With Congress chief Sonia Gandhi's pet National Food Security Bill stuck in the Parliament, the government is set to introduce it via an ordinance. Food Minister KV Thomas said the ordinance would be considered by the union cabinet on Thursday.
"The ordinance is coming up before the cabinet on Thursday," Thomas told IANS on Wednesday.
The ordinance carries the provisions of the Bill, which aims to provide subsidised foodgrain to around 67% of India's 1.2 billion people. Around 800 million people would thus get the subsidised grain, at an initial cost of around Rs 1.3 lakh crore.
It is seen as a big-ticket legislation of the Congress-led United Progressive Alliance (UPA) government, and could prove to be a game changer ahead of the 2014 general elections.
The ordinance will replace the bill which is in Parliament, and will be tabled in the monsoon session of Parliament in July-August, sources said.
The move comes despite agriculture minister Sharad Pawar's suggestion last week that the bill be debated in the Parliament, indicating his reservations on an ordinance.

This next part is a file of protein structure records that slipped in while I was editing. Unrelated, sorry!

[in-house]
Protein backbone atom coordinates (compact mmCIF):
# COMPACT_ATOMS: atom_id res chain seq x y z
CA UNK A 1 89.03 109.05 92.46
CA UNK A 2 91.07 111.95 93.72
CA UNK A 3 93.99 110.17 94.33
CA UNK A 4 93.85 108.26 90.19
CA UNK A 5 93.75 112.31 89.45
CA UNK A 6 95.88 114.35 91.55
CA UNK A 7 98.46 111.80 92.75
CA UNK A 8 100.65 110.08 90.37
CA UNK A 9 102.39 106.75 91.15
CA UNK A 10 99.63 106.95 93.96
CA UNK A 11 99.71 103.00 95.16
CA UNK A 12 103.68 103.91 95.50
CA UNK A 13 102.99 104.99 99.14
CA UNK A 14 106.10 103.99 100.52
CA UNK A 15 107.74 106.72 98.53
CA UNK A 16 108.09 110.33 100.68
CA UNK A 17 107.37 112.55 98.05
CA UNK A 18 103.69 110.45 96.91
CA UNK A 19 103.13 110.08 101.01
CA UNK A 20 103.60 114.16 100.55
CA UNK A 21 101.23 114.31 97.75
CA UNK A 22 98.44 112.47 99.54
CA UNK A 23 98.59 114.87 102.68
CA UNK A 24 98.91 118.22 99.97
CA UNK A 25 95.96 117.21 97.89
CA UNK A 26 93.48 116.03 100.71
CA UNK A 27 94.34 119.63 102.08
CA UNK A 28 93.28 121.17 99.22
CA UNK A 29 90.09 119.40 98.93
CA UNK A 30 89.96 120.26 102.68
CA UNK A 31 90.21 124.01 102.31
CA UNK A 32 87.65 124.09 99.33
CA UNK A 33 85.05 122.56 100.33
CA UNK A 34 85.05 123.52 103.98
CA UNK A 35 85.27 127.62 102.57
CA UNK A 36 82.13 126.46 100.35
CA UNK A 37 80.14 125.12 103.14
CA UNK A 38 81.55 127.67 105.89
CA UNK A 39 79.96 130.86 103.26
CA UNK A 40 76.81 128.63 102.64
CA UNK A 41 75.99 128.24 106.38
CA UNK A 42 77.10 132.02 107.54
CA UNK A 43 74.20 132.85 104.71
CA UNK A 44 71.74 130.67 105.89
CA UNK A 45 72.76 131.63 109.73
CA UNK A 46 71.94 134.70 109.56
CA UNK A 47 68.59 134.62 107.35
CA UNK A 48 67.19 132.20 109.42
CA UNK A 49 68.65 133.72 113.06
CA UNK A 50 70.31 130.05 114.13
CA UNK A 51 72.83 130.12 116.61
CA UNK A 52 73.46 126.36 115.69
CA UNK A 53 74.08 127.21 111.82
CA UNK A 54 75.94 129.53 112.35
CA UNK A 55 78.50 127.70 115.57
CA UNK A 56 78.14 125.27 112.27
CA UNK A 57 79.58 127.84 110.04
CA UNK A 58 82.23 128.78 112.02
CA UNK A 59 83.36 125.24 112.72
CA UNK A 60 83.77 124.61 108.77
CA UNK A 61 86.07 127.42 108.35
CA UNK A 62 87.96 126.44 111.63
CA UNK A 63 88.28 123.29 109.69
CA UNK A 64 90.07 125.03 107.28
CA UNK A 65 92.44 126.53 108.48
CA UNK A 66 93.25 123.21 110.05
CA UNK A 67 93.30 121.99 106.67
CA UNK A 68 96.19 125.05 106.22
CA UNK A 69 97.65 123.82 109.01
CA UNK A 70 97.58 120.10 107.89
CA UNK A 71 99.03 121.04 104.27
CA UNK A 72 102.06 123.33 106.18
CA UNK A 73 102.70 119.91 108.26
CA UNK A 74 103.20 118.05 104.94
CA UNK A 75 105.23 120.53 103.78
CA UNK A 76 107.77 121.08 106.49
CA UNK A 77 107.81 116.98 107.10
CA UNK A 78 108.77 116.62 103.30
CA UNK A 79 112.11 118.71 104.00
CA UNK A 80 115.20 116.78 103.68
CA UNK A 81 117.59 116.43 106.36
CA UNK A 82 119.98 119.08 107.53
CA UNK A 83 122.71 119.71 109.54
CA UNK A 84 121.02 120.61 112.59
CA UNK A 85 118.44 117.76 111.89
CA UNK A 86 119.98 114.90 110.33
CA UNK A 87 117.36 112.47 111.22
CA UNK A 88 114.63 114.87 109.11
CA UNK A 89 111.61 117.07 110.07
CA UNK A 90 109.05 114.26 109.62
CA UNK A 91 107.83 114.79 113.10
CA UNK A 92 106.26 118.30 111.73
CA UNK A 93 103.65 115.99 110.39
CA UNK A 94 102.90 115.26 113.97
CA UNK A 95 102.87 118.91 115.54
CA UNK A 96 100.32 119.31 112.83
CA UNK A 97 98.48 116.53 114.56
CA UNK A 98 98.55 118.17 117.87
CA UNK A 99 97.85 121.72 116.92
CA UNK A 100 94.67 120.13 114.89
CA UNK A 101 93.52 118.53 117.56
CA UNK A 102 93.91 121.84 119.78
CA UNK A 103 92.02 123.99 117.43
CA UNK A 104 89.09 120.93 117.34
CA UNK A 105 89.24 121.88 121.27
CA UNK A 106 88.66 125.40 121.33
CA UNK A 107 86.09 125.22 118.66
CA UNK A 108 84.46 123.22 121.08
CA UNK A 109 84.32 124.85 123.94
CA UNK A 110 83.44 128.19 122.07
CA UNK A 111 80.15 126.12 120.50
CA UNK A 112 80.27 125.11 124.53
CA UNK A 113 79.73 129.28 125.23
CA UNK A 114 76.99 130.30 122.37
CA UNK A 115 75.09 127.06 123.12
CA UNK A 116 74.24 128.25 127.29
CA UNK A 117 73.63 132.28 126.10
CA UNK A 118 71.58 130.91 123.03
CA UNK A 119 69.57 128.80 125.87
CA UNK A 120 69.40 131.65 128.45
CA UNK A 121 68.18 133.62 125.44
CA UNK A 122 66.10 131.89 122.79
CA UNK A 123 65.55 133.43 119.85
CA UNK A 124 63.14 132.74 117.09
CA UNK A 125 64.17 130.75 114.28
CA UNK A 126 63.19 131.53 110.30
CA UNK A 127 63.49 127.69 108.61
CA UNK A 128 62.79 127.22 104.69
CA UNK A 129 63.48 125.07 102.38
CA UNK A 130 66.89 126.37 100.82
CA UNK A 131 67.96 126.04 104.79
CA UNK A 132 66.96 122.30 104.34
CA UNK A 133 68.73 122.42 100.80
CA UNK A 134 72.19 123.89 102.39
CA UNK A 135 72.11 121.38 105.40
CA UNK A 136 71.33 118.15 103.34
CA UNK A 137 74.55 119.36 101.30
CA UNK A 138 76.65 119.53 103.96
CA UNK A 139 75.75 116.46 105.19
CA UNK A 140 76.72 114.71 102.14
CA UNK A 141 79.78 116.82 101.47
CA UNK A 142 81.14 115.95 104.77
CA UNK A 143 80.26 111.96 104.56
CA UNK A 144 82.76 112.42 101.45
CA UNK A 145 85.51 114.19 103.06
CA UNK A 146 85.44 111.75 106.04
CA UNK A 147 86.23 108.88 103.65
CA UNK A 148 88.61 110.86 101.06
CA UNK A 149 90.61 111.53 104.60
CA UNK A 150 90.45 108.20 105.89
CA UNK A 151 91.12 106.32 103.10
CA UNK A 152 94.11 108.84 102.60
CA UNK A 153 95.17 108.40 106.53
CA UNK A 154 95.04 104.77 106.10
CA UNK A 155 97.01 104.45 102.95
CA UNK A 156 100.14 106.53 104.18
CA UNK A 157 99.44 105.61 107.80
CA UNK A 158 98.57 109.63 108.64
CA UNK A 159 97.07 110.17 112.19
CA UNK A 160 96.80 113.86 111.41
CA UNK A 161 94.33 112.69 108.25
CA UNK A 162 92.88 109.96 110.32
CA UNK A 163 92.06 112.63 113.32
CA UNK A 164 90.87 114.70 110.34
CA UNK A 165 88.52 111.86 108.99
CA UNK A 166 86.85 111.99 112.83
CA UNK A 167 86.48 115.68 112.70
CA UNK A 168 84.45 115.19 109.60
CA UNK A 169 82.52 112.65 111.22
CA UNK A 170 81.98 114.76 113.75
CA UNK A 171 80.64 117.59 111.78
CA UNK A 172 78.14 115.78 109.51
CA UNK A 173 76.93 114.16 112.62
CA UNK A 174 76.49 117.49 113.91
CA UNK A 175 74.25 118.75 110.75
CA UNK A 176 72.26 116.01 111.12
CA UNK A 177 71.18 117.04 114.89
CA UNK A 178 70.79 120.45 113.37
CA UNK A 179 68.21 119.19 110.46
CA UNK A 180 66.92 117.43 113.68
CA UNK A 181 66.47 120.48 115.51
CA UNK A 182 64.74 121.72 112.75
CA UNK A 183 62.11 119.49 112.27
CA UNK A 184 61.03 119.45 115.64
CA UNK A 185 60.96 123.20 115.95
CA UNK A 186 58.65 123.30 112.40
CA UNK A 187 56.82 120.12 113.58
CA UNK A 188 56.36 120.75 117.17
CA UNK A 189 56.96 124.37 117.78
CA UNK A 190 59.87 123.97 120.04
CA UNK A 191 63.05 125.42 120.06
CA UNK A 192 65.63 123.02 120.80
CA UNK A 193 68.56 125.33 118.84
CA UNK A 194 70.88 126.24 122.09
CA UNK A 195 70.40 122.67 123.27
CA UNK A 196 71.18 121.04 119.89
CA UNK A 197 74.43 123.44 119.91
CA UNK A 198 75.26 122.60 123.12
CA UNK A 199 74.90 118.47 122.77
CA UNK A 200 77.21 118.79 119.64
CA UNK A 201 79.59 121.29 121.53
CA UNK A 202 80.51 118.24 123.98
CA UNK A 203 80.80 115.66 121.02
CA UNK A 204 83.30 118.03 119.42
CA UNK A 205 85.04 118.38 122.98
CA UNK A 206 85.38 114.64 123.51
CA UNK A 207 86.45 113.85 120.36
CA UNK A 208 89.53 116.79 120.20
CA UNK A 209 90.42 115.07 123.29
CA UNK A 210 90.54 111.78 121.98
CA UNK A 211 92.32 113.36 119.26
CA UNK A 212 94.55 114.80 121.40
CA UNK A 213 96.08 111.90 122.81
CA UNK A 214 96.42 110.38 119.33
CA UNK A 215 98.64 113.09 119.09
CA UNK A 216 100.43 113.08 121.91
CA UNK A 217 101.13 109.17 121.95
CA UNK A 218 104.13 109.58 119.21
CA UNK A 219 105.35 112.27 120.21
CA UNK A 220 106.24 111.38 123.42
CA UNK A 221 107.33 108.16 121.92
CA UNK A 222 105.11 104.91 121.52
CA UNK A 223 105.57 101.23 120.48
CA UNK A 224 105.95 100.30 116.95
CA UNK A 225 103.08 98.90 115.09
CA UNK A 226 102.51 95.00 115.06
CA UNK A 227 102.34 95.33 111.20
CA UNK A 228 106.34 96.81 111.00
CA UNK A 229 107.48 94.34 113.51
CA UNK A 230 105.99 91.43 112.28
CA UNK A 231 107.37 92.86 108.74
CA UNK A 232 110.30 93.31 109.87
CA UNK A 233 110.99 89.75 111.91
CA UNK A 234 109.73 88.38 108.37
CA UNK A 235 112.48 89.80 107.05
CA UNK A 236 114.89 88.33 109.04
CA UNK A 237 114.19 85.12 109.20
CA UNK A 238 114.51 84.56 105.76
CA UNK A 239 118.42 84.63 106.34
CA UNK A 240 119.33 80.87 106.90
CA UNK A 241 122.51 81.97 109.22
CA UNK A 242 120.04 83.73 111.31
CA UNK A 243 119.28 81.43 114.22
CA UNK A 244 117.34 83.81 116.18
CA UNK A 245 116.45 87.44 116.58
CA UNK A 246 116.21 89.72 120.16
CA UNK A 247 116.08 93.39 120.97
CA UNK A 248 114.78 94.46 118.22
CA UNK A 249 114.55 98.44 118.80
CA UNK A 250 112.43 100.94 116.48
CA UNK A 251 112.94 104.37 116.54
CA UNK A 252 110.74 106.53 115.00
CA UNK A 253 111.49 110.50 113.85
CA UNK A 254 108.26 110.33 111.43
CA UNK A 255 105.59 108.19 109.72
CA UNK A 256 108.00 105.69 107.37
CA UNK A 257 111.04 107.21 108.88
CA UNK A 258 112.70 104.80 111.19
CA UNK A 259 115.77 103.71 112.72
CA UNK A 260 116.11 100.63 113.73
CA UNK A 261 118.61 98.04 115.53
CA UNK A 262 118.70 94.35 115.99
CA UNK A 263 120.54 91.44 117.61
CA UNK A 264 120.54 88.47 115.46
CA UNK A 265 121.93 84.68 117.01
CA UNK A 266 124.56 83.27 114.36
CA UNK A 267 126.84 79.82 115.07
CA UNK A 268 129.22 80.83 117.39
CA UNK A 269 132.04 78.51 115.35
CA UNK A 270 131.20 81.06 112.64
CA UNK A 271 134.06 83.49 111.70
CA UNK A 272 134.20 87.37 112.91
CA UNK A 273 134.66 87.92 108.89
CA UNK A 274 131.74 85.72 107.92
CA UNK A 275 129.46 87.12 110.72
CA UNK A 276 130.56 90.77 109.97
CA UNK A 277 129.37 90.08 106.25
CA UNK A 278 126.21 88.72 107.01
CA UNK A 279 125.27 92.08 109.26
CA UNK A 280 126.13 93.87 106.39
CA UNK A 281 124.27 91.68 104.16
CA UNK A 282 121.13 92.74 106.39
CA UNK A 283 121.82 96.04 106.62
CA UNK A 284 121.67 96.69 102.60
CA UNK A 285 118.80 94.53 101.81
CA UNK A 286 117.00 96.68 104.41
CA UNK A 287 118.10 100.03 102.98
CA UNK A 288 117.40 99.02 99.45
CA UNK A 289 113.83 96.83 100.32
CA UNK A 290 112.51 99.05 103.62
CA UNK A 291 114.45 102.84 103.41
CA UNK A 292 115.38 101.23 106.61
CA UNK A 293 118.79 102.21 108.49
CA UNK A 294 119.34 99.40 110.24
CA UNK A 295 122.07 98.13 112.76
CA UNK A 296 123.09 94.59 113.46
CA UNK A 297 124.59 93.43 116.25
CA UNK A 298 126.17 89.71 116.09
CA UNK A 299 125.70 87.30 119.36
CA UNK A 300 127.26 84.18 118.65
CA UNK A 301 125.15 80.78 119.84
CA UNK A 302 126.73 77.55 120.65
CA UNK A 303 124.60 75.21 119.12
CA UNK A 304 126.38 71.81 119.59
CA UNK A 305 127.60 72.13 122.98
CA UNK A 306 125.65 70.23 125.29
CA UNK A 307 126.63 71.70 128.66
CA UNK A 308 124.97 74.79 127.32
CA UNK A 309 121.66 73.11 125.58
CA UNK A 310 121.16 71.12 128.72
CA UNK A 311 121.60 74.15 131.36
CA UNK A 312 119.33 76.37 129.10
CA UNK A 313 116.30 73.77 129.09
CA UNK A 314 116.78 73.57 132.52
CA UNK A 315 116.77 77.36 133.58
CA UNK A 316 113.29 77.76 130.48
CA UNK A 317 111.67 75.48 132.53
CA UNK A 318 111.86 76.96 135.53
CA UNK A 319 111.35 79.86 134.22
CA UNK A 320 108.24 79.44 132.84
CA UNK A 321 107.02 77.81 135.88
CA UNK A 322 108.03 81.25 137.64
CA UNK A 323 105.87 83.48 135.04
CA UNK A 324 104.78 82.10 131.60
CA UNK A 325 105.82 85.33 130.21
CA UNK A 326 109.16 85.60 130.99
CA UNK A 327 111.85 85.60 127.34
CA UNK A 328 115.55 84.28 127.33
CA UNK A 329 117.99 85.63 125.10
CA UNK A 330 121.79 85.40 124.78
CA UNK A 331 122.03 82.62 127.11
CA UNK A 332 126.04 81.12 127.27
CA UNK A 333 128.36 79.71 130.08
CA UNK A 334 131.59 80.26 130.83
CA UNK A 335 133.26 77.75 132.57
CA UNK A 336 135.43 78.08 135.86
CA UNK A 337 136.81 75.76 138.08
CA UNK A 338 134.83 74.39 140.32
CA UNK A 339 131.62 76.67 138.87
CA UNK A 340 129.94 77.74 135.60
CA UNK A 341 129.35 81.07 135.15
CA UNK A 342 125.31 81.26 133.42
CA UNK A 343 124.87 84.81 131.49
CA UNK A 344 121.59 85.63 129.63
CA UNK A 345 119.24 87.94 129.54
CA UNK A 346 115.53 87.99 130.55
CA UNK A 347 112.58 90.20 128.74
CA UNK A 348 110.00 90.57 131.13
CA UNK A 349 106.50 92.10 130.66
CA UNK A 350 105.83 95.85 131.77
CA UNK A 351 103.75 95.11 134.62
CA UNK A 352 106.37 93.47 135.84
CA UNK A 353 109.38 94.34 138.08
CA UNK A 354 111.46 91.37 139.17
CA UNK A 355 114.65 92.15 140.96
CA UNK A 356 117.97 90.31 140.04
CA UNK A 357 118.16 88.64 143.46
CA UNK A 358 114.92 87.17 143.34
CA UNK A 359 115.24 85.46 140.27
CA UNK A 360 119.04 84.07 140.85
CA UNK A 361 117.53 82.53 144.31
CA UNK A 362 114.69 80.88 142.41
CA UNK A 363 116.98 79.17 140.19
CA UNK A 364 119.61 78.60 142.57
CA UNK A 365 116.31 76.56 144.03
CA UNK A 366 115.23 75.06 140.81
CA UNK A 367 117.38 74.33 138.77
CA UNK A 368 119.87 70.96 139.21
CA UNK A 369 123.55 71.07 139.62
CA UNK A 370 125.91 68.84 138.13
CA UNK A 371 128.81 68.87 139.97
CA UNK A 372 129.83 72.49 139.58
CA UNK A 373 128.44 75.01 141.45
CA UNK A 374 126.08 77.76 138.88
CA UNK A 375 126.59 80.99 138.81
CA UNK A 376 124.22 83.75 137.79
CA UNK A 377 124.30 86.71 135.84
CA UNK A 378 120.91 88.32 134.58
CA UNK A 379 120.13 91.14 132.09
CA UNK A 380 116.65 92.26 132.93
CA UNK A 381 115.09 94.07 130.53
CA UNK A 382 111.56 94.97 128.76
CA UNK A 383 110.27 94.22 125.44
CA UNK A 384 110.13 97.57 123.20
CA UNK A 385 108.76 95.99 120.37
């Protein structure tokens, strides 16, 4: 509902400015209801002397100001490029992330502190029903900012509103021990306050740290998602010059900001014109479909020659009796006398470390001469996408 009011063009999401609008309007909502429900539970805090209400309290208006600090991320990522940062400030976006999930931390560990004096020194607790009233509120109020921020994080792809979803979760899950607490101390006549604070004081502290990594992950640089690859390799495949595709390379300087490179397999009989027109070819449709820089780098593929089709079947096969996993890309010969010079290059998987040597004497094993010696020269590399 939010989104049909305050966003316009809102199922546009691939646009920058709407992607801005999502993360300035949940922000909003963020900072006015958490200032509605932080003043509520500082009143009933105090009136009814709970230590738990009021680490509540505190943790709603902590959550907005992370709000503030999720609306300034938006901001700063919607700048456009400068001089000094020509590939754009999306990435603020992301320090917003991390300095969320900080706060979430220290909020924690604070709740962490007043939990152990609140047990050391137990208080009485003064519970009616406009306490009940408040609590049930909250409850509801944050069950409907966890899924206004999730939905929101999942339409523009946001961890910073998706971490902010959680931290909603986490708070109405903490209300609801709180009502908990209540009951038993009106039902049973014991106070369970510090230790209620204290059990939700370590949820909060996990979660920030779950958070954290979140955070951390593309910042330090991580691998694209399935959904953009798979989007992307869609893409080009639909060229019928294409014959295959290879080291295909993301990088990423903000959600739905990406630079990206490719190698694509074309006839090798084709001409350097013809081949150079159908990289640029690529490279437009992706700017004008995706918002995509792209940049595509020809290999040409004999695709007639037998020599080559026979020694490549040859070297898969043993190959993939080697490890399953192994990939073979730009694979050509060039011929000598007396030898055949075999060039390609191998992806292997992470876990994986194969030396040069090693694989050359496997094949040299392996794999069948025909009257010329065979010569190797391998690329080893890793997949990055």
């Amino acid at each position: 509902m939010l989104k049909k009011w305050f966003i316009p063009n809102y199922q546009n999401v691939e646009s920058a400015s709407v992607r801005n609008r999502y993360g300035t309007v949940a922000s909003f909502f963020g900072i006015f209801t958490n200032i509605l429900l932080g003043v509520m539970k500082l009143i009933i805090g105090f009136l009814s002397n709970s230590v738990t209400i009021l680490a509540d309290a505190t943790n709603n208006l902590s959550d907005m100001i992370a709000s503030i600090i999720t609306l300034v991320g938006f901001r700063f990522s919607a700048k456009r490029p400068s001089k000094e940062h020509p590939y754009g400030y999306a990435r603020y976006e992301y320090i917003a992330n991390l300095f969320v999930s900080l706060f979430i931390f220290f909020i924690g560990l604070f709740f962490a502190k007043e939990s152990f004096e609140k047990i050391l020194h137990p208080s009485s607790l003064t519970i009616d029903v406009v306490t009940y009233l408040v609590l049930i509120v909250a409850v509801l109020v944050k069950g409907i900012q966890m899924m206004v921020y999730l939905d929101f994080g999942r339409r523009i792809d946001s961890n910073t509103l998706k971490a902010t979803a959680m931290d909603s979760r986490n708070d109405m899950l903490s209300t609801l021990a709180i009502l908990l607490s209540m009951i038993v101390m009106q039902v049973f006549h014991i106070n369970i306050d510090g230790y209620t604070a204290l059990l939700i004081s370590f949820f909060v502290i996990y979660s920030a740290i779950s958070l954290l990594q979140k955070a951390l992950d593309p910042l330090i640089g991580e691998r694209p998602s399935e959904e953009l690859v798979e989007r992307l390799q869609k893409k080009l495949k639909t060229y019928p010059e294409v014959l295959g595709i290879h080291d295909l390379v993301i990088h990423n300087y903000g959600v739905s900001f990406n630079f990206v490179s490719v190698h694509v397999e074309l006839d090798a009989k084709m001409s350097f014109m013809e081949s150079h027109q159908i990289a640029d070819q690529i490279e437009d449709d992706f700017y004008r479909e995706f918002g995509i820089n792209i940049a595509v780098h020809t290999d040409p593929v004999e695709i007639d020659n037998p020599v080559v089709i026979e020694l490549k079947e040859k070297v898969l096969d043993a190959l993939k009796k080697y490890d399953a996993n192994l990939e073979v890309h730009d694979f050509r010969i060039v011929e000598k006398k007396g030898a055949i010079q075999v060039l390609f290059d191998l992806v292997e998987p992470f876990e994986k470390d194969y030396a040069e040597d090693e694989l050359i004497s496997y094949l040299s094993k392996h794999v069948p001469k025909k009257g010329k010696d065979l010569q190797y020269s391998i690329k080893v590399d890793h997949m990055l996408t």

In the past, Pawar has expressed his reservations on the bill, saying it would entail a huge subsidy burden on the exchequer and harm the interests of farmers.
Congress sources said his concerns have been addressed.
The decision to bring in an ordinance came after Thomas briefed Sonia Gandhi last week, sources said.
Over the past few weeks, the government has weighed the pros and cons of an ordinance, and even considered convening a special session of parliament to pass the bill. BJP leader Sushma Swaraj had opposed a special session and had suggested advancing the monsoon session.
The bill is stuck in the Parliament as the Bharatiya Janata Party (BJP) did not allow it to be debated in the Lok Sabha during the budget session, which ended May 8.
The BJP wanted Prime Minister Manmohan Singh to resign over the faulty allocations of coal blocks, saying a debate could not happen until the Prime Minister quit.
Since then, a section of the government has been pushing for an ordinance.
According to sources, the government had to discuss the options as the bill has a large number of amendments - 71 - and has to be implemented by the state governments.
Congress sources said opposing the ordinance in Parliament may not be easy for the BJP. Opposition to the ordinance is also likely to send out a message that the Congress is keener to legislate on matters of public interest, they said.